The judge stated in his per curiam that he denied the defense request in view of the impending adjournment of court and because it was evident defense counsel would be furnished a copy of the statement prior to his cross-examination of the witness the next day.[1]

It was not an abuse of the trial judge's discretion in the orderly conduct of trial proceedings, where the written statement was not readily available, to refuse to interrupt the crucial stage of the cross-examination of a hostile witness by the district attorney to require him to furnish defense counsel with the statement. Delay under these circumstances creates no prejudice to the defense, and, except for a general statement that prejudice resulted, counsel has set forth no fact, argument or authority to convince us that prejudice did occur. La.Code Crim.Proc. arts. 493, 557.

Nor do we discern error in the trial judge's ruling denying a mistrial because of the district attorney's remark that he wanted to complete his examination of the Reeves woman before they could "get to her." No authority has been furnished to support the position of the defense on this issue, and we have found none. Perhaps the choice of words by the district attorney was indelicate to some extent, and not in the tone of restraint which defense counsel would have preferred, but we do not find the statement to be improper; and the law does not hold contending counsel to the niceties of grammar or to the utmost propriety for remarks made in the heat of argument.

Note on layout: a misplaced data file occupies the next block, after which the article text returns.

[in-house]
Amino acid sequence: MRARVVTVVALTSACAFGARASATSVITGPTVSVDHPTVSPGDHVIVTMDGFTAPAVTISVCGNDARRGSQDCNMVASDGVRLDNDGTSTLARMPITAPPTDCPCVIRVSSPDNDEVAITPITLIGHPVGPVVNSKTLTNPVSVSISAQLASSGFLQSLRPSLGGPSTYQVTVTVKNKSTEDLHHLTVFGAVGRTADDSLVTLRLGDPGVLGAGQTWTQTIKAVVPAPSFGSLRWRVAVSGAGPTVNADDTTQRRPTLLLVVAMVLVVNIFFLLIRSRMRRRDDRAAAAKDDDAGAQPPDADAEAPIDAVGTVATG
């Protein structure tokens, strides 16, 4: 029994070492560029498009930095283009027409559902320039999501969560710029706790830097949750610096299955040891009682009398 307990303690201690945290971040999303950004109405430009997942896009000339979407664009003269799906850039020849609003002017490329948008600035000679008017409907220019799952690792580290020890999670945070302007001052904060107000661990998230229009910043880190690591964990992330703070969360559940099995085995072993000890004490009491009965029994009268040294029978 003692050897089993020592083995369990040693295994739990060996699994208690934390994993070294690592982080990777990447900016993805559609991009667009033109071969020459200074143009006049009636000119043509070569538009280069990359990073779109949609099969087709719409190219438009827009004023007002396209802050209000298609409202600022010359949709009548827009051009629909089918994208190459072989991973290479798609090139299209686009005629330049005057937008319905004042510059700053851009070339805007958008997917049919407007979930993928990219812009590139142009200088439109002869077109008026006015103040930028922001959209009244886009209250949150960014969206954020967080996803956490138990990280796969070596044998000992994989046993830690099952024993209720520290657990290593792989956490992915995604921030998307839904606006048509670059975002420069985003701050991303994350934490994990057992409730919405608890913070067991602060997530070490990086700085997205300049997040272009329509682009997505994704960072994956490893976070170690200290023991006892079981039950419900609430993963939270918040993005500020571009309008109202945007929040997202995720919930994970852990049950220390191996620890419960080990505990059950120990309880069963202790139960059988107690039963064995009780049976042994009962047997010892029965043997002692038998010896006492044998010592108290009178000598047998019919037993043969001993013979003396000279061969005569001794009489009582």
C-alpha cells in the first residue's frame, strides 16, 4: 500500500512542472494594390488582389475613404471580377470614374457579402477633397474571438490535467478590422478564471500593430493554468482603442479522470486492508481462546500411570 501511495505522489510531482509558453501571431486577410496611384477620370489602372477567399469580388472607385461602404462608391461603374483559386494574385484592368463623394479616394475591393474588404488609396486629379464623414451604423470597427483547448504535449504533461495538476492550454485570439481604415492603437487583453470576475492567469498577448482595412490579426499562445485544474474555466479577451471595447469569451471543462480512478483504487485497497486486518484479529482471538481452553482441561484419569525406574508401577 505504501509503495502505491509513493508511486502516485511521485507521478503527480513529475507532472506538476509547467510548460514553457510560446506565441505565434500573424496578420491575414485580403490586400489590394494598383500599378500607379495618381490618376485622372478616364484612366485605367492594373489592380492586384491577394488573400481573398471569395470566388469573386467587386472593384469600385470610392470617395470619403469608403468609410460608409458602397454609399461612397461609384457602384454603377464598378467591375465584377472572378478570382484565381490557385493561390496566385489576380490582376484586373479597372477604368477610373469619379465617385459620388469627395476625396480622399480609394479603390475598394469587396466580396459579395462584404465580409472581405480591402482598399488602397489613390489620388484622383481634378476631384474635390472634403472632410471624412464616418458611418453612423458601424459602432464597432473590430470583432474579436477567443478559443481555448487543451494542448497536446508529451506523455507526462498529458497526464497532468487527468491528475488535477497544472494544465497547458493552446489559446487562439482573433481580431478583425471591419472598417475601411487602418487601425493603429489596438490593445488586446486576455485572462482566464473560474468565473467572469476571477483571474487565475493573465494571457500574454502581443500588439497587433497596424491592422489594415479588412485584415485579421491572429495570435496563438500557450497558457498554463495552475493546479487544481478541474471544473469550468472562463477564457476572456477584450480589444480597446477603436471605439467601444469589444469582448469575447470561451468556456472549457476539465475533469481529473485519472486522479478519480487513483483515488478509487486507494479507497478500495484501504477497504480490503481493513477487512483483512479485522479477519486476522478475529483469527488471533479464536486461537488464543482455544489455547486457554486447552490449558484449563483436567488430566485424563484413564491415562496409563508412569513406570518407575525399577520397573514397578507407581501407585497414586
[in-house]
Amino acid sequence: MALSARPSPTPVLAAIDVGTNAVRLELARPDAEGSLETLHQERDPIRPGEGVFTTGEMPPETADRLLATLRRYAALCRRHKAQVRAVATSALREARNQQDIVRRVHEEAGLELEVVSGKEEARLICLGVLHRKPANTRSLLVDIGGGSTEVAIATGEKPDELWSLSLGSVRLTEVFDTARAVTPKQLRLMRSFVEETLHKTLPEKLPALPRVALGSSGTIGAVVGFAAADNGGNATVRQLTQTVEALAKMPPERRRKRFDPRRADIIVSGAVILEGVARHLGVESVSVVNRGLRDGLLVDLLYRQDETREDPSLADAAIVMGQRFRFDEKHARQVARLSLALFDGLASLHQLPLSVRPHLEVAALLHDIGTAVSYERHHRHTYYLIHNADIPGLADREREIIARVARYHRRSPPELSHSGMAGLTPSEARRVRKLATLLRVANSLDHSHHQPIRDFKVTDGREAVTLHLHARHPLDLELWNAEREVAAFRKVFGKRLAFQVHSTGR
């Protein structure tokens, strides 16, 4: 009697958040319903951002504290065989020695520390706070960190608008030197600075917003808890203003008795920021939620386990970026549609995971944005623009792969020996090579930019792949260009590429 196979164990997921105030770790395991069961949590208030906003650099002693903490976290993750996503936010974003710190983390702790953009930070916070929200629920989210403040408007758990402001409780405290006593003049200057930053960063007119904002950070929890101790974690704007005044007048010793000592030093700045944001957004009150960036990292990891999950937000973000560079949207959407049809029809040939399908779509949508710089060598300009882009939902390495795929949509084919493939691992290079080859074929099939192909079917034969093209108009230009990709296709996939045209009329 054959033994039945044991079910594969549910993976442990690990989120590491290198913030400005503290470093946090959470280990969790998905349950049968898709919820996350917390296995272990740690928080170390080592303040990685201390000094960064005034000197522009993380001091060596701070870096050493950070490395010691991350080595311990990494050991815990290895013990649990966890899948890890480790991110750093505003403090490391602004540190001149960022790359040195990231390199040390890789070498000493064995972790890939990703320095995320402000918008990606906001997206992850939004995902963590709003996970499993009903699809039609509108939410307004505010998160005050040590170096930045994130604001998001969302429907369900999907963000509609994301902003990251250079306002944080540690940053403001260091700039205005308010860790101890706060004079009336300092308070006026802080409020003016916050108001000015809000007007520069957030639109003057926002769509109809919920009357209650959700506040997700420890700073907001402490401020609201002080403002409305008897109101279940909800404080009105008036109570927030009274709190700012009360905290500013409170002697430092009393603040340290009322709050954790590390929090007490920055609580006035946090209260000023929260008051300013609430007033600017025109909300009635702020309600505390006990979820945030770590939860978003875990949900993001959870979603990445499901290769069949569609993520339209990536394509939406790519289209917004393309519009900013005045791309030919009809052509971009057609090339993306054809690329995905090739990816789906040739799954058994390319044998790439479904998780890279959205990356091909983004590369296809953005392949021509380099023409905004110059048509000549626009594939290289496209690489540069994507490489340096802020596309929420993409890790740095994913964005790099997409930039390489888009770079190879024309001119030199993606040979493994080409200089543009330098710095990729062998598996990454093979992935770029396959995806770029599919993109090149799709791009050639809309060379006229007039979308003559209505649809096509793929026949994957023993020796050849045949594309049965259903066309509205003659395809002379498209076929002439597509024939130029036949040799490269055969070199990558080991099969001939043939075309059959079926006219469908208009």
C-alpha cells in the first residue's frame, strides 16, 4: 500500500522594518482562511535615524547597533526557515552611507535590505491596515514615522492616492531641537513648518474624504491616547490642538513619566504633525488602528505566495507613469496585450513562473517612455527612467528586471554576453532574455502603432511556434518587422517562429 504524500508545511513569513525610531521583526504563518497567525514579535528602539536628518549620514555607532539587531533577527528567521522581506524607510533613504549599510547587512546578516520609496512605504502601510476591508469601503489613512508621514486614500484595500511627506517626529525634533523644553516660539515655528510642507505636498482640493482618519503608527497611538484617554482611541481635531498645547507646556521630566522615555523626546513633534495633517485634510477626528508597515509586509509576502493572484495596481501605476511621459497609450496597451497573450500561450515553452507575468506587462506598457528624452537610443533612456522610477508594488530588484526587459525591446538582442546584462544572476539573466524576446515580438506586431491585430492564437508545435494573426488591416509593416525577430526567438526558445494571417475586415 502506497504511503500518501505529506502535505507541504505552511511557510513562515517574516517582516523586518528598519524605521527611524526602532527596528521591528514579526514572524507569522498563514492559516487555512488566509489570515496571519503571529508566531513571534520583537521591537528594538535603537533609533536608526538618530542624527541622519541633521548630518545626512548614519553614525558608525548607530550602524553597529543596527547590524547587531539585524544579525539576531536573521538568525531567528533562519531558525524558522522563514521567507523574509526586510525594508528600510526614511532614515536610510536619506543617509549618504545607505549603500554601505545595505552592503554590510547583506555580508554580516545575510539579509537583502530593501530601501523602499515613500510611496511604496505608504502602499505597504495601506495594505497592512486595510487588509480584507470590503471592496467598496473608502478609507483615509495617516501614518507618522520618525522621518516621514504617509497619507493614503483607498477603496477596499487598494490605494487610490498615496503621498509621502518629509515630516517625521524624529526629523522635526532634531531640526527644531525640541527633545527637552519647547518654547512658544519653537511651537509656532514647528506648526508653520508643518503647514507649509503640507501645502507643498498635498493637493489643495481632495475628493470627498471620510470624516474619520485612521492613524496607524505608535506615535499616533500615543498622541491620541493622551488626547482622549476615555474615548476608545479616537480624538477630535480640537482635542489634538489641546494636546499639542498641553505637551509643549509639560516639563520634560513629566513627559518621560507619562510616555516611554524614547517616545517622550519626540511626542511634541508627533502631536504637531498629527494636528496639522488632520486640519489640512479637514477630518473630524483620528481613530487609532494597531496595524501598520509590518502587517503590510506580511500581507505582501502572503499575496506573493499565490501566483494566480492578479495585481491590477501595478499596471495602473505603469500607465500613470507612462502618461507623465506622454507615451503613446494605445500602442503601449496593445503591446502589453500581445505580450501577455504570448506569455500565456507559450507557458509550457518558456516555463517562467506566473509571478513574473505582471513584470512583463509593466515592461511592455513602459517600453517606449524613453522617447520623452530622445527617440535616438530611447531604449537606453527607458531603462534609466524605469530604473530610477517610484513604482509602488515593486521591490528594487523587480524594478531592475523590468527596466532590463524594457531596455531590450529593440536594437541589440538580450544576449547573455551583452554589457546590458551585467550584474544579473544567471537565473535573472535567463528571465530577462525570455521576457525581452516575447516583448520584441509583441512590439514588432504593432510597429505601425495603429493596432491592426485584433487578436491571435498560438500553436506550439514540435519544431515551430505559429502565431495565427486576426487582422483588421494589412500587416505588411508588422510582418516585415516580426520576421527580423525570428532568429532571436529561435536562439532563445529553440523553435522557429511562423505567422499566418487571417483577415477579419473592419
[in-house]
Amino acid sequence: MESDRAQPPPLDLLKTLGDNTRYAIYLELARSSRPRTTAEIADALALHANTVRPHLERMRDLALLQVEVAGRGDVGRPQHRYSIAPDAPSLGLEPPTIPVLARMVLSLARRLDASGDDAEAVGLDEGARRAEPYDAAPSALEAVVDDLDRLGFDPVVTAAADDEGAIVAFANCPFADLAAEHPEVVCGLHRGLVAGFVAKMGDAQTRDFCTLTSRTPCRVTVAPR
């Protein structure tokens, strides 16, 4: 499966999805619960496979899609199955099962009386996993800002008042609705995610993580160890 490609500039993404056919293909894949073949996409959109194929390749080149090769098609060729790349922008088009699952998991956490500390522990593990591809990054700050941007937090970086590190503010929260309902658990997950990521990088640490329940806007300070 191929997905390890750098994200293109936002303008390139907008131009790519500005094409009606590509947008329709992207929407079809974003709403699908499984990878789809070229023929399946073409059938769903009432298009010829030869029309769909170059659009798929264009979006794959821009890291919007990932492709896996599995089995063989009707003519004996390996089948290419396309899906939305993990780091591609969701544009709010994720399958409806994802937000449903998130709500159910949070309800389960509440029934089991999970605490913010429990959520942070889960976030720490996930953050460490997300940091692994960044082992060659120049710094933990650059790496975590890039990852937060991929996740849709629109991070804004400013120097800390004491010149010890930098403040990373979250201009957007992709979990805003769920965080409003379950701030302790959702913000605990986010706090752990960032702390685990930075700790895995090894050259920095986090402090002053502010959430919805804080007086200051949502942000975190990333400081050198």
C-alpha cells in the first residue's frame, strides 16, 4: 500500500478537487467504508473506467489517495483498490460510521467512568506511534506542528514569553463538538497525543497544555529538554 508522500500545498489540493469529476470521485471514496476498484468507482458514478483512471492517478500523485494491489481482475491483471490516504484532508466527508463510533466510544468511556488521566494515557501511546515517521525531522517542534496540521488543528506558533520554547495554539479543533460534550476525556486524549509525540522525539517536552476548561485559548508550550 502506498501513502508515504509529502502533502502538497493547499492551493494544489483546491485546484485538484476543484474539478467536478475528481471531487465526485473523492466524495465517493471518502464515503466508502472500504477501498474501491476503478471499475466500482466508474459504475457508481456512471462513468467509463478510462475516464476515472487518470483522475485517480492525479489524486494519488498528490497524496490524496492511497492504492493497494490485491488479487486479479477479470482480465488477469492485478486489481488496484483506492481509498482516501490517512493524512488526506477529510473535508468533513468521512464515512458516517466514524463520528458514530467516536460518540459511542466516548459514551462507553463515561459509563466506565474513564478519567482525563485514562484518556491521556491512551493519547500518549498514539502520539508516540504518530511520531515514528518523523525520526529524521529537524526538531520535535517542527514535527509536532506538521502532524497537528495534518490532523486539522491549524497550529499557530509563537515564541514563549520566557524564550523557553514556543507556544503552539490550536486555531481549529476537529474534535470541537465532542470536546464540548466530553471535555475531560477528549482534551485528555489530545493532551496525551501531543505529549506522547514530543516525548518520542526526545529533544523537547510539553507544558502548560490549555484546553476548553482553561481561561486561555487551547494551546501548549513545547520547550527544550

Bill of Exceptions No. 8 was reserved to the court's failure to grant a new trial for improper remarks made by the district attorney during the course of the closing argument. As the closing argument was not transcribed and attached to the bill of exceptions, the issue is not properly presented. La.Code Crim.Proc. art. 498, et seq.

For the reasons assigned, the conviction and sentence are affirmed.


[1] Subsequently the copy of the statement was furnished defense counsel prior to his cross-examination of the witness.